She was especially encouraged by the commitment displayed. In spite of the health concerns, “we stayed almost full-force ­– there was a level of team spirit and courage that I’d not seen before in the SFR community”.

Fashion can impact lives too

“Full circle with Jesus” is how Yap describes her journey.

In 2010, as a new Christian, Yap was driven by the motivation to impact lives. She sought the Lord’s direction and soon received confirmation to go into the fashion industry. But she wondered: How can fashion impact lives?

At the 2017 Singapore Fashion Runway event. First started in 2015, it attracted 30,000 visitors to its shows throughout the year, and even after SG50, Singapore Fashion Runway continued to stay as a national project.

Paralympic swimmers Theresa Goh (left) and Yip Pin Xiu (right) gamely became models at a Singapore Fashion Runway show.

Eileen (second from left) in a photo with PM Lee Hsien Loong after the first night of the Chingay Parade 2020.

PM Lee with Eileen (second from right) and two of the Singapore Fashion Runway performers.

Deputy Prime Minister Heng Swee Keat with Singapore Fashion Runway founder, Eileen Yap.

“Jesus told me, ‘Look around you. Everyone wears clothes, there are ways you can impact them.’

So, with God’s affirmation and that cryptic answer, she named her fashion label Noel Caleb, hoping and trusting that, as she walked with God, He would lead her.

In 2015, Yap started Singapore Fashion Runway as an SG50 project – the aim was to to celebrate the nation’s 50th birthday by gathering communities to express themselves through fashion.

It was a success – Yap directed and produced six runway shows featuring local talents.

But it was only after the success of the SG50 events that Yap realised that God was on to something. “In 2016, I thought I would stop. I asked Jesus, ‘What’s next?’”

Fashion for a social cause, came the answer.

Mountbatten Vocational School and Rainbow Centre are just two of the special needs schools that SFR works with in the creative and performing arts and entrepreneurship, following from Eileen's personal experience in fashion and business.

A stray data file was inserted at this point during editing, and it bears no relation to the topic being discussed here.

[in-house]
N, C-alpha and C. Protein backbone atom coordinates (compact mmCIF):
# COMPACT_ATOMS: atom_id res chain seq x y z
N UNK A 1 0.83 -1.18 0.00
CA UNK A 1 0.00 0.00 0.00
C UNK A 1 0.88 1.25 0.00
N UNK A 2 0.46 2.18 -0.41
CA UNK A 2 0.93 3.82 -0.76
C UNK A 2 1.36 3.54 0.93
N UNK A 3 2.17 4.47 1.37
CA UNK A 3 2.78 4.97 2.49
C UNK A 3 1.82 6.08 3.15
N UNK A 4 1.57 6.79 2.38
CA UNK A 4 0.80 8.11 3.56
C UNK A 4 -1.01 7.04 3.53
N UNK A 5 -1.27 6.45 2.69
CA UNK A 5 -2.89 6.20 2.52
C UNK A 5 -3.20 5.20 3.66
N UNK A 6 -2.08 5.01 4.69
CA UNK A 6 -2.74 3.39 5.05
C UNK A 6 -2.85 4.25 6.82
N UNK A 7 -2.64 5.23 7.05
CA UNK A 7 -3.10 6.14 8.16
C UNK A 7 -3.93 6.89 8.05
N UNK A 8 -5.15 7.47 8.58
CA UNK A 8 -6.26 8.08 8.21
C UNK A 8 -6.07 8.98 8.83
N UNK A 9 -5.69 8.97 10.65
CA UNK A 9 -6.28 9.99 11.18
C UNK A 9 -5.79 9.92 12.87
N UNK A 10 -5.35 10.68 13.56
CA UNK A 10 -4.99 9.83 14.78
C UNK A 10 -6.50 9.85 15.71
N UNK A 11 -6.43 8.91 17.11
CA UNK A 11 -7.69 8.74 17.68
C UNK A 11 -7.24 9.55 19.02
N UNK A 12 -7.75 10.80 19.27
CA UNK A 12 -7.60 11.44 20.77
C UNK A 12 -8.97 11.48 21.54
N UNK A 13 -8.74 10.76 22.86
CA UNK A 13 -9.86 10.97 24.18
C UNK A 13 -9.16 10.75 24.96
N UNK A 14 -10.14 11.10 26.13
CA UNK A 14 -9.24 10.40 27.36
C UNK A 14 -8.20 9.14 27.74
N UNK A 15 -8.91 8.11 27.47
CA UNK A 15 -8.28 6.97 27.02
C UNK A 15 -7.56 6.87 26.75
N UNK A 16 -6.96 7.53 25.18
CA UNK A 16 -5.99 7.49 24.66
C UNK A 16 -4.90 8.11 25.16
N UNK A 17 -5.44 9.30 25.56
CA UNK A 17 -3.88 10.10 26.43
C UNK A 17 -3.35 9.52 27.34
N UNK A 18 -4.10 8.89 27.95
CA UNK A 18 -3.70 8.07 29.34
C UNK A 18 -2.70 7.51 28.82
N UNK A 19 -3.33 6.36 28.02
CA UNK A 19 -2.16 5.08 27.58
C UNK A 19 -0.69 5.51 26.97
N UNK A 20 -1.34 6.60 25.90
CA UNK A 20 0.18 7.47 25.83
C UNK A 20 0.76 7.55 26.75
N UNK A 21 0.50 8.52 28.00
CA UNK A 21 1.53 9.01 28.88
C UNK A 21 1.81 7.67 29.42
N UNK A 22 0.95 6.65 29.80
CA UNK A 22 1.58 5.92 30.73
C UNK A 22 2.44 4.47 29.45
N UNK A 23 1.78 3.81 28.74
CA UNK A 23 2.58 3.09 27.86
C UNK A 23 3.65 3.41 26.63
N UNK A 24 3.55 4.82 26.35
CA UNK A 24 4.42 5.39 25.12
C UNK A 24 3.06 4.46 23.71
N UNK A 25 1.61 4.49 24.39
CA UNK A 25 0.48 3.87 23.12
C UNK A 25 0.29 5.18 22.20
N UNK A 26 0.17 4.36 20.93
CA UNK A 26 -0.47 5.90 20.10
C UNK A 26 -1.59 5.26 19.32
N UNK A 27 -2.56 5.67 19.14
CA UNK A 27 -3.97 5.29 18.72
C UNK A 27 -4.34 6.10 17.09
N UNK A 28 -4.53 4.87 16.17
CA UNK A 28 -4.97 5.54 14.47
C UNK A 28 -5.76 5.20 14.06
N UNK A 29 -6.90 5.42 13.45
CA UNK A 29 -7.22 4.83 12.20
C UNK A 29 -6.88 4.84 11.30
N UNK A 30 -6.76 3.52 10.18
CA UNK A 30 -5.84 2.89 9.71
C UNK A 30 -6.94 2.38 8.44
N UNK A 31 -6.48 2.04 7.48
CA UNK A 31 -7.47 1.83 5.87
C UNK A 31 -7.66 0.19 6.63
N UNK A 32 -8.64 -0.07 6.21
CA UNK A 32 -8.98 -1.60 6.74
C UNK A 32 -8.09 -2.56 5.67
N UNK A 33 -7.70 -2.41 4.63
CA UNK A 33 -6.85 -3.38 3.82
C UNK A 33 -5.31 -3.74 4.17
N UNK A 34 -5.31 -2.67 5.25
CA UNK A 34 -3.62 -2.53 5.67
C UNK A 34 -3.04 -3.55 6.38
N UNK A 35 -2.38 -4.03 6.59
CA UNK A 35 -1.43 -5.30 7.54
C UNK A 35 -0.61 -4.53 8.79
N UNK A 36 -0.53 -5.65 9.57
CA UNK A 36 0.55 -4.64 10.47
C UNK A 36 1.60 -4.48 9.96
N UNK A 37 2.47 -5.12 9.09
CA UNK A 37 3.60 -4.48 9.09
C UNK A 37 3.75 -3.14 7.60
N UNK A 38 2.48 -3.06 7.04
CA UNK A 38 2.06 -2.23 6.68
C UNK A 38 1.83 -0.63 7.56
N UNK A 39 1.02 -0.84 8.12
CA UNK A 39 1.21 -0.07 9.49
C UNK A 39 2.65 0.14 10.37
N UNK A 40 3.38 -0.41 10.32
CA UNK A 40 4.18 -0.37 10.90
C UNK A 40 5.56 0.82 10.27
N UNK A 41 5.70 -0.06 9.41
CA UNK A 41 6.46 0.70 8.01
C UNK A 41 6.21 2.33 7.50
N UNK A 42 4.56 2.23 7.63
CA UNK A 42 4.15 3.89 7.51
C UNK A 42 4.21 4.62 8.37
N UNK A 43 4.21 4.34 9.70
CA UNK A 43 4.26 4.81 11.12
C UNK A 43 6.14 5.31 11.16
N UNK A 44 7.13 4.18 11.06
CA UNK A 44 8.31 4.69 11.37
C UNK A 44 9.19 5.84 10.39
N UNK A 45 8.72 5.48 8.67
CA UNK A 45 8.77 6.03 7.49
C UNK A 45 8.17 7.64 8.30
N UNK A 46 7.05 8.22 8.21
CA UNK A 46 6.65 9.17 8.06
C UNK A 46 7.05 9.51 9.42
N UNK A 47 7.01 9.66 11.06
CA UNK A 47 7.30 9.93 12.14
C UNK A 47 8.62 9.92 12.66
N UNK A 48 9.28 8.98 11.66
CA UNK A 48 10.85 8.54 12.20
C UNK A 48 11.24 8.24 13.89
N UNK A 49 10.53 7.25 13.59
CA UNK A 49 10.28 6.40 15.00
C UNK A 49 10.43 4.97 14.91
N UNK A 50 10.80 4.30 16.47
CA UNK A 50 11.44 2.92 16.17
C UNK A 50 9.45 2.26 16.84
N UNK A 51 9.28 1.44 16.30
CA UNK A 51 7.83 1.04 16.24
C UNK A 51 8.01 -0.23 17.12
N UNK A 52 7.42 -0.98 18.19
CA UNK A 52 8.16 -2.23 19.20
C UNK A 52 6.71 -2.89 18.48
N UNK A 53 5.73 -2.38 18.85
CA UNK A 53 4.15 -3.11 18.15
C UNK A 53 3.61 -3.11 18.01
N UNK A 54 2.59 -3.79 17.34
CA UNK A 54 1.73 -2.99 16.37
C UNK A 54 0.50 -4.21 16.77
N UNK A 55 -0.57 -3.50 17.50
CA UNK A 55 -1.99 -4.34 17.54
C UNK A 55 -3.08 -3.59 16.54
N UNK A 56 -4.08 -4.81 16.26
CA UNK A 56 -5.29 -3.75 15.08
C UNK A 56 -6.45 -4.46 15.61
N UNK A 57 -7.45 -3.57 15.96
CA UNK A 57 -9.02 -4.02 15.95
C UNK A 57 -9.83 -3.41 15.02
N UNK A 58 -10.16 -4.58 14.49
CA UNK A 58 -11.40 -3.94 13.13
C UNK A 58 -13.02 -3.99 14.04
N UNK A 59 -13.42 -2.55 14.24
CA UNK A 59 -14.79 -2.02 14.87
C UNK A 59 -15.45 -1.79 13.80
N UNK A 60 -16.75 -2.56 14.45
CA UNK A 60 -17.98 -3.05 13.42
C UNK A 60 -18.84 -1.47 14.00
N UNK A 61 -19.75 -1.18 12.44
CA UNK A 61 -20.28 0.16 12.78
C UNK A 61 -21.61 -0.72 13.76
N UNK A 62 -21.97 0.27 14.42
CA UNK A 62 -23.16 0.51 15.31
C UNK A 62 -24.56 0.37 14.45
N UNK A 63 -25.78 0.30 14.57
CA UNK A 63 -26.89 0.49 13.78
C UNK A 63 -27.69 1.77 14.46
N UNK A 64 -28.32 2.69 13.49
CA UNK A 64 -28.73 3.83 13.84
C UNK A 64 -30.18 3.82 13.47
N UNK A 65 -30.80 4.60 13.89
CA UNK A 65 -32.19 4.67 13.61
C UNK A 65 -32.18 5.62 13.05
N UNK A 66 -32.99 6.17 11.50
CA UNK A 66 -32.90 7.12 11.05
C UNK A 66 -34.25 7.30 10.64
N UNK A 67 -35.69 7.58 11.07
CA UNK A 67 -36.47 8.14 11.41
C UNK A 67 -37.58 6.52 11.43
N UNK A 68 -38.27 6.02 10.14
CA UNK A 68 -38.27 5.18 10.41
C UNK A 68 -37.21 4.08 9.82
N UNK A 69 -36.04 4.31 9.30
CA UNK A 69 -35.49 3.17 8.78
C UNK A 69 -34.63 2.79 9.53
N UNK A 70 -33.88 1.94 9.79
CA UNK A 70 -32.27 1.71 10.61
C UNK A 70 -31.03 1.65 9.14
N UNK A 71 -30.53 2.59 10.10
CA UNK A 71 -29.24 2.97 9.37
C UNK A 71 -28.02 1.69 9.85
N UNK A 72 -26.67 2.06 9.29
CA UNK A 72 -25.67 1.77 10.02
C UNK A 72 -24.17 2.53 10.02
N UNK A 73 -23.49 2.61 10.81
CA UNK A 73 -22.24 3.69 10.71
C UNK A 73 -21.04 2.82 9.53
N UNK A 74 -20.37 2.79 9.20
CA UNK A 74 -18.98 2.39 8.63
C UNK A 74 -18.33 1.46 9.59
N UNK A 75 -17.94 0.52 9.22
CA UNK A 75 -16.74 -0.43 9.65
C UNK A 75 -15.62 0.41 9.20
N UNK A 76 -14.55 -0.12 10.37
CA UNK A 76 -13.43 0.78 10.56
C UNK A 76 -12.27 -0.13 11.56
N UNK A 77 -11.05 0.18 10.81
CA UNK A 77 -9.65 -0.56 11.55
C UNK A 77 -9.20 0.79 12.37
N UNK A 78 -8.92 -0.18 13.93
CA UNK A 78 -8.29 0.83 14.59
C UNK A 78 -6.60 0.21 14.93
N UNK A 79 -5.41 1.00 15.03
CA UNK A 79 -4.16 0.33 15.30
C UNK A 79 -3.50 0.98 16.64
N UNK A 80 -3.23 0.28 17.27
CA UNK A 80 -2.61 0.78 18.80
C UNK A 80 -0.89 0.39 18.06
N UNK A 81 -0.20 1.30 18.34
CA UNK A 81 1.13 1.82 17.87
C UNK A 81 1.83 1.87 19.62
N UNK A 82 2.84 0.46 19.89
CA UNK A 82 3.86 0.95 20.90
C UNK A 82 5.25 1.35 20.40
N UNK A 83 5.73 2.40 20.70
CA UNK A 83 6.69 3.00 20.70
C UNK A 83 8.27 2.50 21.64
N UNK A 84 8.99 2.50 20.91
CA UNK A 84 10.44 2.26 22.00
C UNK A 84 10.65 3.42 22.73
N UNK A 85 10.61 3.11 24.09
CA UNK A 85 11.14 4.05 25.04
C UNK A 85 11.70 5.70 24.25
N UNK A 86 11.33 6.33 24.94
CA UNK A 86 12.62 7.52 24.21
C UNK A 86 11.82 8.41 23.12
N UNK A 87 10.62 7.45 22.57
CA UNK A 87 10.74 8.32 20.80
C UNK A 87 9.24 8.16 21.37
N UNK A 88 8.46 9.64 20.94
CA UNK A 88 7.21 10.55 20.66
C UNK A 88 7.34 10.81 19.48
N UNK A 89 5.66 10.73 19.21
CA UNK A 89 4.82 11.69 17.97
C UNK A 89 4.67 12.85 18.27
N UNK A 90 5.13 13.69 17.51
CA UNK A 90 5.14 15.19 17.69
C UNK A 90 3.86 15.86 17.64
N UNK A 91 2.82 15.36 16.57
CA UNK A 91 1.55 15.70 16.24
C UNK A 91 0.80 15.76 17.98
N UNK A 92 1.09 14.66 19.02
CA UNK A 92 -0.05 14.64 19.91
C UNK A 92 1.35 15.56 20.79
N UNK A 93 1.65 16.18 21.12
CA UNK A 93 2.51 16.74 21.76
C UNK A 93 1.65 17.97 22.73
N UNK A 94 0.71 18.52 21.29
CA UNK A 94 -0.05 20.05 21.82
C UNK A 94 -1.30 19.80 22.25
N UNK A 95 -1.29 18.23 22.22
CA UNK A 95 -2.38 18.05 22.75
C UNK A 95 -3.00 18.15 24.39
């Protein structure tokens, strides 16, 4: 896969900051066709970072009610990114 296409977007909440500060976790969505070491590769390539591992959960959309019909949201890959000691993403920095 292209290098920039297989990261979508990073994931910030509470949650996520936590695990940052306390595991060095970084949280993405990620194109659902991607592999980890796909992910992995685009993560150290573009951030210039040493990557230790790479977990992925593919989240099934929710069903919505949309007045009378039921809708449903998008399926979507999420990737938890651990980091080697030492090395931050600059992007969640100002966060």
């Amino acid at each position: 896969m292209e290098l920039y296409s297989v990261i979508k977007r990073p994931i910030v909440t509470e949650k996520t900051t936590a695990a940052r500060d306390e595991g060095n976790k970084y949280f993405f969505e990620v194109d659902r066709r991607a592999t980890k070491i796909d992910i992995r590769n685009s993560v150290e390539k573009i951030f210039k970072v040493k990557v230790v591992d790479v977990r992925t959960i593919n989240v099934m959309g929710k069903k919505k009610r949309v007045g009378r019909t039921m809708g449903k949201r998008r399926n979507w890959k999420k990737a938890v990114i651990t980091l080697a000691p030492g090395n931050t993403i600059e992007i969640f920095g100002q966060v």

Students from Mountbatten Vocational School and Rainbow Centre, two of the schools that SFR works with in their creative, performing arts and entrepreneurship programmes.

And the doors opened. Starting with breast cancer patients and survivors, and continuing with chronically-ill children and youths, Yap now spends time weekly with individuals with special needs who design, sew and model the garments.

“I now understand why He directed me here. Fashion is ‘perfect’ and glamorous, and it is often unattainable to people with special needs. Guided by the values of Christ, we impact and nurture communities today with our Fashion for a Social Cause movement.”

Yap hopes to spread the spirit of Noel Caleb, a combination of thanksgiving (noel) and faith (Caleb), across Singapore.

This is in line with the message of the Gospel, agrees Leow Wen Pin, a faculty-in-preparation at the Singapore Bible College, who also teaches on disability theology at the Biblical Graduate School of Theology (BGST). 

“God saved the Church in order to be a united family that embraces God’s inclusive heart for all the nations. People with disabilities are part of this united family, and so we must work hard to include them.”

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About the author

Tan Huey Ying

Huey Ying is now an Assignments Editor at Salt&Light, having worked in finance, events management and aquatics industries. She usually has more questions than answers but is always happiest in the water, where she's learning what it means to "be still".